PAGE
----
Across cultures, religions and ethnic groups, the biological process of menstruation has faced different reactions. In many countries, during the monthly cycle, women are not allowed to freely venture outside, and their behavior is restricted. There are often cultural taboos and feelings of shame, uncleanliness and secrecy associated with menstruation. It is no surprise that even in the 21st century, menstruation continues to be a topic not openly discussed but whispered in hushed tones as a secret between the mother and daughter. Similarly, in India the myths surrounding periods are still very much prevalent today. Certain regions in India consider menstruation a gift from God and celebrate it as the start of womanhood. However, there is certain regions in India where menstruating people are not allowed to step foot inside the temple, not allowed to cook food in the kitchen, attend public functions such as a wedding etc. (Thakur, Aronsson, Bansode et al., 2014). Menstruation has become a means for labelling those who bleed as ‘impure,’ ‘dirty,’ among other harsh words (Upadhayay, 2019).

On an equally contrasting hand, is an India which celebrates the attainment of menarche – the first menstrual cycle – beholding it as the transition to womanhood. In Tamil Nadu the grand celebration of ‘Manjal Neerattu Vizha’ takes place where the girl is celebrated for becoming a woman. Invites are distributed to neighbors, relatives and the like. It’s a woman-only event and it ends with a priest cleansing the house after the Punya Dhaman. In Andhra Pradesh and Telengana, the function ‘Peddamanishi Pandaga’ takes places. Celebrations are held on the first, fifth and last day of the cycle. The girl is bathed by five women and kept in a room of her own, provided with separate mattresses and utensils to use. She is given plenty nutritious food. On the last day, gifts of jewelry, new clothes and other items are given by the uncle. The girl during this time period is not allowed to move outside (Goled, 2019). There are more such festivals and celebrations to be noted such as: the ‘half saree’ function in Bengaluru and ‘Tuloni Biya’ in Assam. All the celebrations are somewhat similar in nature with certain cultural and regional differences in them. Furthermore, they are all laden with the theme of keeping the girl separated from the others, celebrating the attainment of her womanhood, gifting her grandly and dressing her up the way women are expected to in a females-only celebration.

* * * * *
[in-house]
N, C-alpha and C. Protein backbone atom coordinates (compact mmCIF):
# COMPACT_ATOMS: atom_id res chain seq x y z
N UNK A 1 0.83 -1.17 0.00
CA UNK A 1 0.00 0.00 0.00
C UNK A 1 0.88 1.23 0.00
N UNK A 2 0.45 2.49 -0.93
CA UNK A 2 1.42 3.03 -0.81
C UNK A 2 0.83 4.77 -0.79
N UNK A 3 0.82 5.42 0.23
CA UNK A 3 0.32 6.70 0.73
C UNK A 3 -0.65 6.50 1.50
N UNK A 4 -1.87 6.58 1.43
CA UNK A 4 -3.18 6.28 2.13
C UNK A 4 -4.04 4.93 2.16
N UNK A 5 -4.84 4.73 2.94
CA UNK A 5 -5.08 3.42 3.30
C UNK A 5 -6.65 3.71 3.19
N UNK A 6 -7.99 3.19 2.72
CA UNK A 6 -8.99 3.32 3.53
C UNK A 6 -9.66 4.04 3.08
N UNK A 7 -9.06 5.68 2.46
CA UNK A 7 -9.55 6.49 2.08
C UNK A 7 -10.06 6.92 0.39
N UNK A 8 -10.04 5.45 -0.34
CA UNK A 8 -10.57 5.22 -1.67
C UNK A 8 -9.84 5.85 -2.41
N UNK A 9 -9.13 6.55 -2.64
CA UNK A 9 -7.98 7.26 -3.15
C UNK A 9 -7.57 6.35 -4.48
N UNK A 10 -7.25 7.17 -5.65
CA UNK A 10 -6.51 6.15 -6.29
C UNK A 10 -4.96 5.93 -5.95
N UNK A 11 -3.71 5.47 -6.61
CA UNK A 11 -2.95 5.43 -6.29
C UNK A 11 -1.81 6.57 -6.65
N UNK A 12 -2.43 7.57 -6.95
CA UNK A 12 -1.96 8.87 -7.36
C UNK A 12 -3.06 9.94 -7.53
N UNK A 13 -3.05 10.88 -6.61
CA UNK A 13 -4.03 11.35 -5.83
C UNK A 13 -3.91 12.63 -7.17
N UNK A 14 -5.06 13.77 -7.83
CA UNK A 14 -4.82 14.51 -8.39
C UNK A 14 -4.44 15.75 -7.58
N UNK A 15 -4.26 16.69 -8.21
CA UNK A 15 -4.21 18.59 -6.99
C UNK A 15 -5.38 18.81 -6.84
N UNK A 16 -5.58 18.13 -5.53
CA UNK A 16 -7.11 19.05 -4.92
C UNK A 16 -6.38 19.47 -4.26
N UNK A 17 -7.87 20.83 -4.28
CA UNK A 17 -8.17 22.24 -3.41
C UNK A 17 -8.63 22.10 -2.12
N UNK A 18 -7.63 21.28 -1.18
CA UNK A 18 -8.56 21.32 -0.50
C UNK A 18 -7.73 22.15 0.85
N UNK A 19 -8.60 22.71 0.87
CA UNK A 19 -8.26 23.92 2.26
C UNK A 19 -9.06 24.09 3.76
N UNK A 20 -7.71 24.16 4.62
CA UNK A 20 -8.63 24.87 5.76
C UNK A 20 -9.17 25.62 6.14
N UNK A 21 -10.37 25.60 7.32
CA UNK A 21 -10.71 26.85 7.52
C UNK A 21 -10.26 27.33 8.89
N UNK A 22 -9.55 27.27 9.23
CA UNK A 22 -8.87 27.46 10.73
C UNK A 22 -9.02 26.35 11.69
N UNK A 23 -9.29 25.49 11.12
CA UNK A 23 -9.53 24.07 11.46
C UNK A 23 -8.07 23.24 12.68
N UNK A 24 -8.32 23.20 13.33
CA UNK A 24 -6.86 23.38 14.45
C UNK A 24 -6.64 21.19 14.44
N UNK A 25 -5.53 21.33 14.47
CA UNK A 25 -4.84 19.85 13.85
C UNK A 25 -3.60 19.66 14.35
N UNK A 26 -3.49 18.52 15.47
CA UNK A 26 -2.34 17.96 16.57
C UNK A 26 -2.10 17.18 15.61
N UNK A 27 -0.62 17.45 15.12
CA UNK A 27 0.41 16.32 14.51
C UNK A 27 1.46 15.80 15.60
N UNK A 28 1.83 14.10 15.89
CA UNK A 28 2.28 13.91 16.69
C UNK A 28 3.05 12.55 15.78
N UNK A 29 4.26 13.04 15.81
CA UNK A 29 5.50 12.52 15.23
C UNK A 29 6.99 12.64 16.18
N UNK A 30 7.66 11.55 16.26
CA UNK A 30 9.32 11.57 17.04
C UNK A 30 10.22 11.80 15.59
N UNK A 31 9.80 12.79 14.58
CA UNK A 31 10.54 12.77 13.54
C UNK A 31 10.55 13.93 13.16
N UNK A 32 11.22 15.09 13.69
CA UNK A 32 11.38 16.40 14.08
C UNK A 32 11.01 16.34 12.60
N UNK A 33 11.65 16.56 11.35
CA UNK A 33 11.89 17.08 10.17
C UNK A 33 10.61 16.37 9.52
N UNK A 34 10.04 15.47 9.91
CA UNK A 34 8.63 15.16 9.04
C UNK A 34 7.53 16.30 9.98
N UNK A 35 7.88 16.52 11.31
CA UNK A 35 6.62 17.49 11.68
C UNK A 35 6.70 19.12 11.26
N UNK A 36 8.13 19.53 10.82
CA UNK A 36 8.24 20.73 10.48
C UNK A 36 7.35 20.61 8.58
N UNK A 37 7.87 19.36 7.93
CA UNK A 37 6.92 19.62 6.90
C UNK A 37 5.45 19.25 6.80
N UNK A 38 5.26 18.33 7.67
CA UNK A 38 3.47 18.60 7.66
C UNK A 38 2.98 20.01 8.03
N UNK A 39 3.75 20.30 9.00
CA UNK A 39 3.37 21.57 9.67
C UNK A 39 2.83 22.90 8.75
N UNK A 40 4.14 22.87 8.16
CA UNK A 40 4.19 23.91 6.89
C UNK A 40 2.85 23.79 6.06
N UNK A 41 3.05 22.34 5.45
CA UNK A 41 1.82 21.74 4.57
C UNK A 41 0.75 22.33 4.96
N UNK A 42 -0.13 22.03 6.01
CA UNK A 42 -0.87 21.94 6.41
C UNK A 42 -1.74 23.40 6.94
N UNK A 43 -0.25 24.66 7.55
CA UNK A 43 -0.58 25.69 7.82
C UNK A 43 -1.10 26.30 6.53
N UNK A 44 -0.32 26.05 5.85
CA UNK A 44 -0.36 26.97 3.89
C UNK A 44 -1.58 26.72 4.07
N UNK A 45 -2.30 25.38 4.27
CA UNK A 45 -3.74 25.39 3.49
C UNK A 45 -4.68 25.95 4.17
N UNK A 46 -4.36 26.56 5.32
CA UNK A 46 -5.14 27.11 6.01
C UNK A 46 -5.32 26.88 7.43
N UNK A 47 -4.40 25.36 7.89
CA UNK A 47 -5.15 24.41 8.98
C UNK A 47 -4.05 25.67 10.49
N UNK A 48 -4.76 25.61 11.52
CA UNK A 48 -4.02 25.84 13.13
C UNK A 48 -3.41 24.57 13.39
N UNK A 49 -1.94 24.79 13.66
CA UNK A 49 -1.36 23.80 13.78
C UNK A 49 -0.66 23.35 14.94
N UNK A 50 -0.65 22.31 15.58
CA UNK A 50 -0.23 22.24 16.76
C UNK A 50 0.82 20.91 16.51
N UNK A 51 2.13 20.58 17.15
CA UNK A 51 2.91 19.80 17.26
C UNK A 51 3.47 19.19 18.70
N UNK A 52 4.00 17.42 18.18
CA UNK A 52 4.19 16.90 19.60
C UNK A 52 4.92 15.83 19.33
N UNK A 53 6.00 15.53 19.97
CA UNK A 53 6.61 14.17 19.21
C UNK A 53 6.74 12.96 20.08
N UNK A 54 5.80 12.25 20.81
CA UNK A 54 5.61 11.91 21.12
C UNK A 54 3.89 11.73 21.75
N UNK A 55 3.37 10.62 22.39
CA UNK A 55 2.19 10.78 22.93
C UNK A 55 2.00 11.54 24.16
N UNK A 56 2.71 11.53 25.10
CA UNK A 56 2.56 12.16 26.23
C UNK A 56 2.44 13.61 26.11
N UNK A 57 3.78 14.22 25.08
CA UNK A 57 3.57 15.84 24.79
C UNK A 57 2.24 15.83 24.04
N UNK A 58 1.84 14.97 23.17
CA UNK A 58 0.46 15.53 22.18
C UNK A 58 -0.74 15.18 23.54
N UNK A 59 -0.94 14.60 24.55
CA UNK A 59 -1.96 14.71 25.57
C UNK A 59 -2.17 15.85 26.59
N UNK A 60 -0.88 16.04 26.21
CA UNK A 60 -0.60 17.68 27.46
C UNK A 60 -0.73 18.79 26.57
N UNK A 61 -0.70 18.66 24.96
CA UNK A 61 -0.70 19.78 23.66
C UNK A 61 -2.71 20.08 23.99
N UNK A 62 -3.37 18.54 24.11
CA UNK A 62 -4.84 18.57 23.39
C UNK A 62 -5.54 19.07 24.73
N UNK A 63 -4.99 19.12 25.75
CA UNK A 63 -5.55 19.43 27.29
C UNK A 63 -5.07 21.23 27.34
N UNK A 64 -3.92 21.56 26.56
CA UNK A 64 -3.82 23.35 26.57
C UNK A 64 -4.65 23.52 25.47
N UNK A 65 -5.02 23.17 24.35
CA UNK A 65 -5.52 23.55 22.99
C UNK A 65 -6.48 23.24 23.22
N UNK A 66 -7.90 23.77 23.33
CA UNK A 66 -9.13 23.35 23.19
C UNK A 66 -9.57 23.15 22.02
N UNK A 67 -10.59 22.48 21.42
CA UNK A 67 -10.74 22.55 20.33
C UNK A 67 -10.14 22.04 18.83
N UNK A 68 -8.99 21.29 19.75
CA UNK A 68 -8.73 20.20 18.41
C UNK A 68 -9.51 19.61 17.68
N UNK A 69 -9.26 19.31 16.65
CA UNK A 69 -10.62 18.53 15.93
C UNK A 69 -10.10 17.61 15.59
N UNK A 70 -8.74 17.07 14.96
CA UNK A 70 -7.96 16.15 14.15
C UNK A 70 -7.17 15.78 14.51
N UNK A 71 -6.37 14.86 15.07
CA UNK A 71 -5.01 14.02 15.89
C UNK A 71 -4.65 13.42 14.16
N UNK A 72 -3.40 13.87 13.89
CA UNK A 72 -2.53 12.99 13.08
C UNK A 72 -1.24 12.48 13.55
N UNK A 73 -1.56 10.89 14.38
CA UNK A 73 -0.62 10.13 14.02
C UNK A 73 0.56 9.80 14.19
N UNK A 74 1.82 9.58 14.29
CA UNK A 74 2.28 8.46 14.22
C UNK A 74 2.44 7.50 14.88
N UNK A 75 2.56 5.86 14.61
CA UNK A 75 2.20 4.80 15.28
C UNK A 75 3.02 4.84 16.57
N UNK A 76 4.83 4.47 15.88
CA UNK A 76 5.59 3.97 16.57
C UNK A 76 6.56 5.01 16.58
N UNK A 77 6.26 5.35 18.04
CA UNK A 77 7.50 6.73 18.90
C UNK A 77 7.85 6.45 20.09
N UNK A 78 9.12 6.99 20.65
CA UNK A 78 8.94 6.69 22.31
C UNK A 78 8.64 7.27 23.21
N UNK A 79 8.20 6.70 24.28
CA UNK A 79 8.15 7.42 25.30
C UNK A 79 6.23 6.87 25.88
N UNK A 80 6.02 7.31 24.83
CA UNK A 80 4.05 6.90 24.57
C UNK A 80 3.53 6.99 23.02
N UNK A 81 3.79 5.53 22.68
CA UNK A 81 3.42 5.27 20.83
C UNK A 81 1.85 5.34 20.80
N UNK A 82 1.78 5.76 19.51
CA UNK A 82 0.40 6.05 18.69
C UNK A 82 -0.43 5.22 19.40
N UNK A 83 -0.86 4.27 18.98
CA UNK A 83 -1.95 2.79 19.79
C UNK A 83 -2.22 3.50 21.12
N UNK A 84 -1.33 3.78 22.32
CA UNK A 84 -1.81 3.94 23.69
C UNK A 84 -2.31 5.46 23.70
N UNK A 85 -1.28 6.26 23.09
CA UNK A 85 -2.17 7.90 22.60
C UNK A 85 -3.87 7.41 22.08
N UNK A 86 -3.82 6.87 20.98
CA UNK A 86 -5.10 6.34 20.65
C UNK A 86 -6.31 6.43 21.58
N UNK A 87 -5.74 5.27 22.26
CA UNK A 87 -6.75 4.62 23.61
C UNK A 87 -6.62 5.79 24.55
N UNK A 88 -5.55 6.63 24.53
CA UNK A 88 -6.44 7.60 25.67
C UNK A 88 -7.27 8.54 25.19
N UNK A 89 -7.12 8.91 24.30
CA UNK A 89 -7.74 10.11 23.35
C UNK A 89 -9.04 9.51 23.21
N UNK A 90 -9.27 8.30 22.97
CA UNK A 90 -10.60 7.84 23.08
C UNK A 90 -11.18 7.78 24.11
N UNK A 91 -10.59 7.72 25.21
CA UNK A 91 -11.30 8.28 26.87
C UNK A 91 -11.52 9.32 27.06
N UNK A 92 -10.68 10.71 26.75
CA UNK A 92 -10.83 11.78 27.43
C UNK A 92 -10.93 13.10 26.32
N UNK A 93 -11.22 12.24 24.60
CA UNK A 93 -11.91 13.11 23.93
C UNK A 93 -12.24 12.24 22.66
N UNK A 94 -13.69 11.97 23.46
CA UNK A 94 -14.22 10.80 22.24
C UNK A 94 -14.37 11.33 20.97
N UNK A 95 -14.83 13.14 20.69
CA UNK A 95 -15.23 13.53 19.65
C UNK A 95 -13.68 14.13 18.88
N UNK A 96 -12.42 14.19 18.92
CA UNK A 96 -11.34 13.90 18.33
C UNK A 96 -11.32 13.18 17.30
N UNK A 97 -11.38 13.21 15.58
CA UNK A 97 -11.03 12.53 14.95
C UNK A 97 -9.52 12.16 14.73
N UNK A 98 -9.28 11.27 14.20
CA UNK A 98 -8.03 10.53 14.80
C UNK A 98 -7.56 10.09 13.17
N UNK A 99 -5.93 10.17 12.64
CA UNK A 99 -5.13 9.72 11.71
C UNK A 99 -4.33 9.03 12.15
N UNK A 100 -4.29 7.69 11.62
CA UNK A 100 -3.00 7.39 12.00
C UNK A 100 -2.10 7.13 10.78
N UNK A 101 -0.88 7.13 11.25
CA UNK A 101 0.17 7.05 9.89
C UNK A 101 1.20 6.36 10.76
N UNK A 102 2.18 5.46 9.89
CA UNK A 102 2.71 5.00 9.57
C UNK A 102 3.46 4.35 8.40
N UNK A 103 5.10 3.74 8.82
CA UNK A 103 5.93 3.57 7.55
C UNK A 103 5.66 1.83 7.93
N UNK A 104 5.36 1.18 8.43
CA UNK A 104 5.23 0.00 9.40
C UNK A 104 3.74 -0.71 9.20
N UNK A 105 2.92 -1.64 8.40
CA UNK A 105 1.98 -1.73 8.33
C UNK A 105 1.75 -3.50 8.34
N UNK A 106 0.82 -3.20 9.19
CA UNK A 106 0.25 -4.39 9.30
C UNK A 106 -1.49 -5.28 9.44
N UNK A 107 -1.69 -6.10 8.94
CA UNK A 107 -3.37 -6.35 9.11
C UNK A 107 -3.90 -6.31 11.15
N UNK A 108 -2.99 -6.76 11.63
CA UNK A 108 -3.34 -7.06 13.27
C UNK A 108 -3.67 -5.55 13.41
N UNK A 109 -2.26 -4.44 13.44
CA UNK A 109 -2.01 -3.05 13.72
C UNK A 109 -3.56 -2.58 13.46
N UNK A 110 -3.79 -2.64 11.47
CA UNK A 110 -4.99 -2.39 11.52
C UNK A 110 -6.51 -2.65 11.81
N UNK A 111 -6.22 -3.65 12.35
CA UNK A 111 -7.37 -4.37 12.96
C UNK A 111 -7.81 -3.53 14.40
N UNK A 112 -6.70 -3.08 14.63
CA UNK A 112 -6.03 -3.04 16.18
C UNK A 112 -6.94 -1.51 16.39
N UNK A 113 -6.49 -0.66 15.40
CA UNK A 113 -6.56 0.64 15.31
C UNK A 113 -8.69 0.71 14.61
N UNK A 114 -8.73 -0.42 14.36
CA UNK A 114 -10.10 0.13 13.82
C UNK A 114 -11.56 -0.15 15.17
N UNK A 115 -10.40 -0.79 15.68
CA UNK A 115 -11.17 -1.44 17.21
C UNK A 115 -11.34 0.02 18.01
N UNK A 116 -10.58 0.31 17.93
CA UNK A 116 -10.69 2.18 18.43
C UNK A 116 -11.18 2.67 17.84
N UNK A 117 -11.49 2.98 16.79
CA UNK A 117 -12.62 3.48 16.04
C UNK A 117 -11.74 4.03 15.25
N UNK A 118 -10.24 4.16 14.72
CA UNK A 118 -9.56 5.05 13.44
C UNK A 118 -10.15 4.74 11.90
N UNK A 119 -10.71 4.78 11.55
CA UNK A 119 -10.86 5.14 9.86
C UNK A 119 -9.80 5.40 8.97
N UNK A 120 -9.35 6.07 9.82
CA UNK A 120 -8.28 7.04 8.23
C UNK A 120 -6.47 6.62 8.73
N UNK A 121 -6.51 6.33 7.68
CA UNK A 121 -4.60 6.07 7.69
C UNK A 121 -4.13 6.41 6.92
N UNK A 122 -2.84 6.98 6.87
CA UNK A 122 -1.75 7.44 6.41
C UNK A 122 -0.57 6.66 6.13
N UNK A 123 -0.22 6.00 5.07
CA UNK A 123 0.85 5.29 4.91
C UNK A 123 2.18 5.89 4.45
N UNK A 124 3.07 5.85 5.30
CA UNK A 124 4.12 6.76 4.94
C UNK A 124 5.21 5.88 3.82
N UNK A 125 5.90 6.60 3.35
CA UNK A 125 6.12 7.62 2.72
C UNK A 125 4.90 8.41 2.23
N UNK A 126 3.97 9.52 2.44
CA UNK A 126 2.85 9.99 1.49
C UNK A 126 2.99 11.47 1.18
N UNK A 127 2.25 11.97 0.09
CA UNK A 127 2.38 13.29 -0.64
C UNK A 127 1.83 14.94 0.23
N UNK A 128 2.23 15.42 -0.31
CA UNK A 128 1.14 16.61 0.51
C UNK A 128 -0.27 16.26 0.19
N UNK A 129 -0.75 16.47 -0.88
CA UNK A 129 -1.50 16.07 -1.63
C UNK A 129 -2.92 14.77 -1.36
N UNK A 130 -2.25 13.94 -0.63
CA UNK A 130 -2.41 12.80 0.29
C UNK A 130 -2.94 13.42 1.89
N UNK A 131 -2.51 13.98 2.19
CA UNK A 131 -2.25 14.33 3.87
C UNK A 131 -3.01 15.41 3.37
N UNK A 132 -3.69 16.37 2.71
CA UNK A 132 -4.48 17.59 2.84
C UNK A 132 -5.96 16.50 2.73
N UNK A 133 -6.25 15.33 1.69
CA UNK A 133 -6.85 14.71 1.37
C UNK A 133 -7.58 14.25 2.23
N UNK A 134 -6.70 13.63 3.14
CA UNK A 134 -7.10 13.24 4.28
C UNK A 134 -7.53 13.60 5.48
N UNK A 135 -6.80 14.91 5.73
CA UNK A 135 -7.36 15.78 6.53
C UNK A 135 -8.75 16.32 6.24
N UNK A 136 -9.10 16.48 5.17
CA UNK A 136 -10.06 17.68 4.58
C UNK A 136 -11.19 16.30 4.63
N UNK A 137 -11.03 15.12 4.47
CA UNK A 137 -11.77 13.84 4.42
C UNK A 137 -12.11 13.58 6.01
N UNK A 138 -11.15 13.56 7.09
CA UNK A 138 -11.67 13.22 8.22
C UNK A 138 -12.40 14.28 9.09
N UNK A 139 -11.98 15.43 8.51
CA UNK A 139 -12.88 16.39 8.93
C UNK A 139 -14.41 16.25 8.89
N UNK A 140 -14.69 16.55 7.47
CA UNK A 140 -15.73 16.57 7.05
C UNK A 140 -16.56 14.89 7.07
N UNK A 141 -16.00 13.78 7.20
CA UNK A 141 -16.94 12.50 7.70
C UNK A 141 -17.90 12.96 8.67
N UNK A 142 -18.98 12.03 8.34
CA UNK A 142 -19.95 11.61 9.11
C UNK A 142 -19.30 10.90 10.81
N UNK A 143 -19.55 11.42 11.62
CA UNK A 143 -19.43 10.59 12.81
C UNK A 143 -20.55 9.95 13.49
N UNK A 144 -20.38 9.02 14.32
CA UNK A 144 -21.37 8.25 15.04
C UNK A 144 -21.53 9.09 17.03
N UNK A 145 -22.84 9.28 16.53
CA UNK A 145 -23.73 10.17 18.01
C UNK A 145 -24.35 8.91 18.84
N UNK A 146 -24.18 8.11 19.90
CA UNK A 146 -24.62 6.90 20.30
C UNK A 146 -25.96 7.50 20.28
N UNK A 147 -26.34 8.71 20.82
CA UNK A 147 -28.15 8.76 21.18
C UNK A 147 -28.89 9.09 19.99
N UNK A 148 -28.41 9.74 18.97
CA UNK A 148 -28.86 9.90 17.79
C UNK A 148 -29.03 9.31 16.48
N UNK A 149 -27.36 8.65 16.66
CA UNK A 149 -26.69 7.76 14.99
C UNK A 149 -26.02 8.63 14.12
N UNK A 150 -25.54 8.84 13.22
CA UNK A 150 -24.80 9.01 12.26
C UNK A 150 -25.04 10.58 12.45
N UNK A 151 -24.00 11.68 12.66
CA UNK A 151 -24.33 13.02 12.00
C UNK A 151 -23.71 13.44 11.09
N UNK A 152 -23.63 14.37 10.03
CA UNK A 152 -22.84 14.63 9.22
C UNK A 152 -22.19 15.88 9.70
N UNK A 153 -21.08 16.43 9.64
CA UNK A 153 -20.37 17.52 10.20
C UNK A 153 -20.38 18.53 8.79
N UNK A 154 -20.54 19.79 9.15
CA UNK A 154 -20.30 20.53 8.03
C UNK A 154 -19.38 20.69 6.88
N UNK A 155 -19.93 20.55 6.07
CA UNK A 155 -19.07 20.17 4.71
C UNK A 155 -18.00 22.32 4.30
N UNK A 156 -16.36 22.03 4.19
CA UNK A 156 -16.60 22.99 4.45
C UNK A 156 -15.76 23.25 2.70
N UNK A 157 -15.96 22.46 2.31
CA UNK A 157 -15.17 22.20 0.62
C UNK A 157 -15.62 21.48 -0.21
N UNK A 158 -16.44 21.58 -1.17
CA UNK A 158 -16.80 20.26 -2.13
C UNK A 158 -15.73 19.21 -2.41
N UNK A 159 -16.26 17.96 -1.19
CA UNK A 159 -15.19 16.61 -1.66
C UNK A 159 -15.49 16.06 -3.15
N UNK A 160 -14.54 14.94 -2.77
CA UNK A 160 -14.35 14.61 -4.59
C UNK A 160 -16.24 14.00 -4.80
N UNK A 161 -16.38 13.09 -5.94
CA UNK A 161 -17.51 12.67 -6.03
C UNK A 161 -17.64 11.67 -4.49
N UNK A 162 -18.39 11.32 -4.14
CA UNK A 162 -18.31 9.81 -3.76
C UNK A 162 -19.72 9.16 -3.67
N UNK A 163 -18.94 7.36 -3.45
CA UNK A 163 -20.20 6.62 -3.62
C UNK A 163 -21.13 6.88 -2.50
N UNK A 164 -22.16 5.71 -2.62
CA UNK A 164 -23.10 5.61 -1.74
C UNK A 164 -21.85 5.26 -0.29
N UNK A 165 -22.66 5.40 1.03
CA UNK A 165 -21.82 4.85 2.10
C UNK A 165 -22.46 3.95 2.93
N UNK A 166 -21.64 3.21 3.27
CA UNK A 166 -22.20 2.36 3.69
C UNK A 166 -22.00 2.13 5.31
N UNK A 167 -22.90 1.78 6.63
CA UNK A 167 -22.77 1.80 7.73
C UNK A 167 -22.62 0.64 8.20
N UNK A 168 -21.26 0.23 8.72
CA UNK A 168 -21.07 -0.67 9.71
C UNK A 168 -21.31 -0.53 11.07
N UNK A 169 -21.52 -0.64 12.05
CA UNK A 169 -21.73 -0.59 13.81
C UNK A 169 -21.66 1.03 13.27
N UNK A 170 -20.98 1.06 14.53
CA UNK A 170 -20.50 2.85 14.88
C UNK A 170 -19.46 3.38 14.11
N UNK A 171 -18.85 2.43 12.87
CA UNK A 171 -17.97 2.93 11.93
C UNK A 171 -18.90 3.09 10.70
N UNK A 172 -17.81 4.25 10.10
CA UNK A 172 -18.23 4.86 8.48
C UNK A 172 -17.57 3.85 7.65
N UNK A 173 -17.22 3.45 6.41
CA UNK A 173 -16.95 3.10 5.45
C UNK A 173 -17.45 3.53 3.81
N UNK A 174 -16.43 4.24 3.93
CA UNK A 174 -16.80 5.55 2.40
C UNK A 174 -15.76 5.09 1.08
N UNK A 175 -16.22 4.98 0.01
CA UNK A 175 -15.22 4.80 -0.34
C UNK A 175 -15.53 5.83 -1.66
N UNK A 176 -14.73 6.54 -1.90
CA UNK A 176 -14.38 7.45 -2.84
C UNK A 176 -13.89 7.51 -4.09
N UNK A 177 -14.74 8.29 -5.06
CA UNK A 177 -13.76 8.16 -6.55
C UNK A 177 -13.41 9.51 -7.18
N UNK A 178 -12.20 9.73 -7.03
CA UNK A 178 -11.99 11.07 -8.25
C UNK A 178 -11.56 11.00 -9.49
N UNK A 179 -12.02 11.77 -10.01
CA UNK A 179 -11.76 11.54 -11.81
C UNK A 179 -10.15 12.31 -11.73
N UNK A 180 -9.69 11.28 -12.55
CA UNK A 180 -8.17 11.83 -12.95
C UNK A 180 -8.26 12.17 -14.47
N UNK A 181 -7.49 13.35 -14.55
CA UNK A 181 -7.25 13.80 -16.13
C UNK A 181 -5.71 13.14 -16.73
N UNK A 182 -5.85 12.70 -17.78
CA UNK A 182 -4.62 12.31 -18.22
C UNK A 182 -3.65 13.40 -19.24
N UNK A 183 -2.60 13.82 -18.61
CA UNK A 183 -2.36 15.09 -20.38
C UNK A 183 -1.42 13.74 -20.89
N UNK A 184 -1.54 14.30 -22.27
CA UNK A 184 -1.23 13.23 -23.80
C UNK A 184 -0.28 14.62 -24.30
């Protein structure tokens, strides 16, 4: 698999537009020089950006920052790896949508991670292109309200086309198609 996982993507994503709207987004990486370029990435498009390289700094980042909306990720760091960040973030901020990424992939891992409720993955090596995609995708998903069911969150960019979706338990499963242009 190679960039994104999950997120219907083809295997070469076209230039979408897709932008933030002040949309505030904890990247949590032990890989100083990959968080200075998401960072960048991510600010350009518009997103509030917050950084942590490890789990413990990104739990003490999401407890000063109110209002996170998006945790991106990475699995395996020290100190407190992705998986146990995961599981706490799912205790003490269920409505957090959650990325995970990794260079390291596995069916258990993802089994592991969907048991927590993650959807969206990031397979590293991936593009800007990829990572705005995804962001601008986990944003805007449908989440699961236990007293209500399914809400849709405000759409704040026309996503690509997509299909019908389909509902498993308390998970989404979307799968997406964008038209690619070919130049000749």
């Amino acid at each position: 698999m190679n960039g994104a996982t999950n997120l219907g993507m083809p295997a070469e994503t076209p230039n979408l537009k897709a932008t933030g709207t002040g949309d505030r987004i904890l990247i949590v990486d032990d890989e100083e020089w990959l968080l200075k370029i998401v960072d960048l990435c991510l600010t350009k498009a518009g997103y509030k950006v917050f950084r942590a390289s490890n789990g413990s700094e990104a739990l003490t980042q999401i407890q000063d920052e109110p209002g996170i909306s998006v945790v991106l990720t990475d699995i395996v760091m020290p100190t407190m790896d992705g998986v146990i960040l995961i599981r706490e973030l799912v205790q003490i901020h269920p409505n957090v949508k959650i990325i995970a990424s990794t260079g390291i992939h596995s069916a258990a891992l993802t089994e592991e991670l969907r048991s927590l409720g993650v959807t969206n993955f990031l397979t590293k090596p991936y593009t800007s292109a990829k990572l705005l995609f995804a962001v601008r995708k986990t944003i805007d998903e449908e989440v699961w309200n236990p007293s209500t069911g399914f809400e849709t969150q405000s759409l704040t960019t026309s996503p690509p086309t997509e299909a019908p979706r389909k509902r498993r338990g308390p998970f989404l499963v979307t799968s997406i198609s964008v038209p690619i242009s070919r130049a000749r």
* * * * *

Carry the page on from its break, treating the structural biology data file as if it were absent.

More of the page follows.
However the reality that greets us in majority is of a nation where menstrual literacy is not rampant and till date shopkeepers continue to wrap menstrual products up in black bags or newspaper. It is still very much the hushed discussion for many people. In such an environment, it is no surprise that transgender menstruation is not widely spoken about or even realized as an actual topic of significance.

Key Terms in this Chapter

Menstruation: The monthly discharge of blood and endometrial tissues from the uterus through the vagina that occurs in women as a part of the menstrual cycle.

Queer: The term is used to refer to gay and lesbian individuals.

Gender Binary: It refers to a system that regards all population into two genders, typically males and females.

Gender Dysphoria: The psychological unease felt due to a perceived mismatch between the biological sex and gender identity.

Transgender: The term denotes a gender identity which does not coincide with the sex assigned at birth.

Complete Chapter List

Search this Book: